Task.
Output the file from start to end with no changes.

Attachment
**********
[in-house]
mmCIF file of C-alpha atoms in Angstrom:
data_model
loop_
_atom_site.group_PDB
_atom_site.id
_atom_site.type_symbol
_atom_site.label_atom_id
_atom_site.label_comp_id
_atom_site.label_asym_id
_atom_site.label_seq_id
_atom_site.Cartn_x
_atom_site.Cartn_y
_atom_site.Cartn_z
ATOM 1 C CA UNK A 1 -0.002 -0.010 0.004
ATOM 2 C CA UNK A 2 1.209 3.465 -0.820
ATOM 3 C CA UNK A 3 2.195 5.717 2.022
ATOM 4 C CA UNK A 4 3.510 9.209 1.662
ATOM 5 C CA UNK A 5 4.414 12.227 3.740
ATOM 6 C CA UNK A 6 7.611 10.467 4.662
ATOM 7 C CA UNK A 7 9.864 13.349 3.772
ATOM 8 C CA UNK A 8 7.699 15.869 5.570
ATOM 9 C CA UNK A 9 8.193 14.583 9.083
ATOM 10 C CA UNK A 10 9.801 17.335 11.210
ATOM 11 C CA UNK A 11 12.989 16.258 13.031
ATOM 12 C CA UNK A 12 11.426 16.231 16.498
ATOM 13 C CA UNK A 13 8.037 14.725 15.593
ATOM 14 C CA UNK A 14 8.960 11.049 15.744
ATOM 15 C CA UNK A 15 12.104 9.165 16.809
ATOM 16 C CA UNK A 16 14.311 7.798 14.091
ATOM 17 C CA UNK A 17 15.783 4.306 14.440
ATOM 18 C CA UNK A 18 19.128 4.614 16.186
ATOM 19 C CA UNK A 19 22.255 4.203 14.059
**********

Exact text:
[in-house]
mmCIF file of C-alpha atoms in Angstrom:
data_model
loop_
_atom_site.group_PDB
_atom_site.id
_atom_site.type_symbol
_atom_site.label_atom_id
_atom_site.label_comp_id
_atom_site.label_asym_id
_atom_site.label_seq_id
_atom_site.Cartn_x
_atom_site.Cartn_y
_atom_site.Cartn_z
ATOM 1 C CA UNK A 1 -0.002 -0.010 0.004
ATOM 2 C CA UNK A 2 1.209 3.465 -0.820
ATOM 3 C CA UNK A 3 2.195 5.717 2.022
ATOM 4 C CA UNK A 4 3.510 9.209 1.662
ATOM 5 C CA UNK A 5 4.414 12.227 3.740
ATOM 6 C CA UNK A 6 7.611 10.467 4.662
ATOM 7 C CA UNK A 7 9.864 13.349 3.772
ATOM 8 C CA UNK A 8 7.699 15.869 5.570
ATOM 9 C CA UNK A 9 8.193 14.583 9.083
ATOM 10 C CA UNK A 10 9.801 17.335 11.210
ATOM 11 C CA UNK A 11 12.989 16.258 13.031
ATOM 12 C CA UNK A 12 11.426 16.231 16.498
ATOM 13 C CA UNK A 13 8.037 14.725 15.593
ATOM 14 C CA UNK A 14 8.960 11.049 15.744
ATOM 15 C CA UNK A 15 12.104 9.165 16.809
ATOM 16 C CA UNK A 16 14.311 7.798 14.091
ATOM 17 C CA UNK A 17 15.783 4.306 14.440
ATOM 18 C CA UNK A 18 19.128 4.614 16.186
ATOM 19 C CA UNK A 19 22.255 4.203 14.059